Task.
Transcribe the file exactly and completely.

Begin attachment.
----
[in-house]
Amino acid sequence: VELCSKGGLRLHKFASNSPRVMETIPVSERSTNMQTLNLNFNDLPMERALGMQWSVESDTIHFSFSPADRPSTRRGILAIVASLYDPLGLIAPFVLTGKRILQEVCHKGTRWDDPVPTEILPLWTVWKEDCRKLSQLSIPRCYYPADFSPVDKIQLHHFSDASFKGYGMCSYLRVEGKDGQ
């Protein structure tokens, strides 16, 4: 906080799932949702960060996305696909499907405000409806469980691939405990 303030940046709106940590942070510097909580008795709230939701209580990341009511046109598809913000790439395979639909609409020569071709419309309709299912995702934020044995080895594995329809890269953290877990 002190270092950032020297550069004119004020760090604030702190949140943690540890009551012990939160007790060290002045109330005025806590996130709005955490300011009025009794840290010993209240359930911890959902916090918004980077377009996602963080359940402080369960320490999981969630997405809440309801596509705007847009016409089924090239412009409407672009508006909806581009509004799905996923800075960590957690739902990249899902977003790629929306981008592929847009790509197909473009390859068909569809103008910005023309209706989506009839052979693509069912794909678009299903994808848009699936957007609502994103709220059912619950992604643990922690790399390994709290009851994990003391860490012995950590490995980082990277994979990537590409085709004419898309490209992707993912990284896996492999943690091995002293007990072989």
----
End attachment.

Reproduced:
[in-house]
Amino acid sequence: VELCSKGGLRLHKFASNSPRVMETIPVSERSTNMQTLNLNFNDLPMERALGMQWSVESDTIHFSFSPADRPSTRRGILAIVASLYDPLGLIAPFVLTGKRILQEVCHKGTRWDDPVPTEILPLWTVWKEDCRKLSQLSIPRCYYPADFSPVDKIQLHHFSDASFKGYGMCSYLRVEGKDGQ
């Protein structure tokens, strides 16, 4: 906080799932949702960060996305696909499907405000409806469980691939405990 303030940046709106940590942070510097909580008795709230939701209580990341009511046109598809913000790439395979639909609409020569071709419309309709299912995702934020044995080895594995329809890269953290877990 002190270092950032020297550069004119004020760090604030702190949140943690540890009551012990939160007790060290002045109330005025806590996130709005955490300011009025009794840290010993209240359930911890959902916090918004980077377009996602963080359940402080369960320490999981969630997405809440309801596509705007847009016409089924090239412009409407672009508006909806581009509004799905996923800075960590957690739902990249899902977003790629929306981008592929847009790509197909473009390859068909569809103008910005023309209706989506009839052979693509069912794909678009299903994808848009699936957007609502994103709220059912619950992604643990922690790399390994709290009851994990003391860490012995950590490995980082990277994979990537590409085709004419898309490209992707993912990284896996492999943690091995002293007990072989």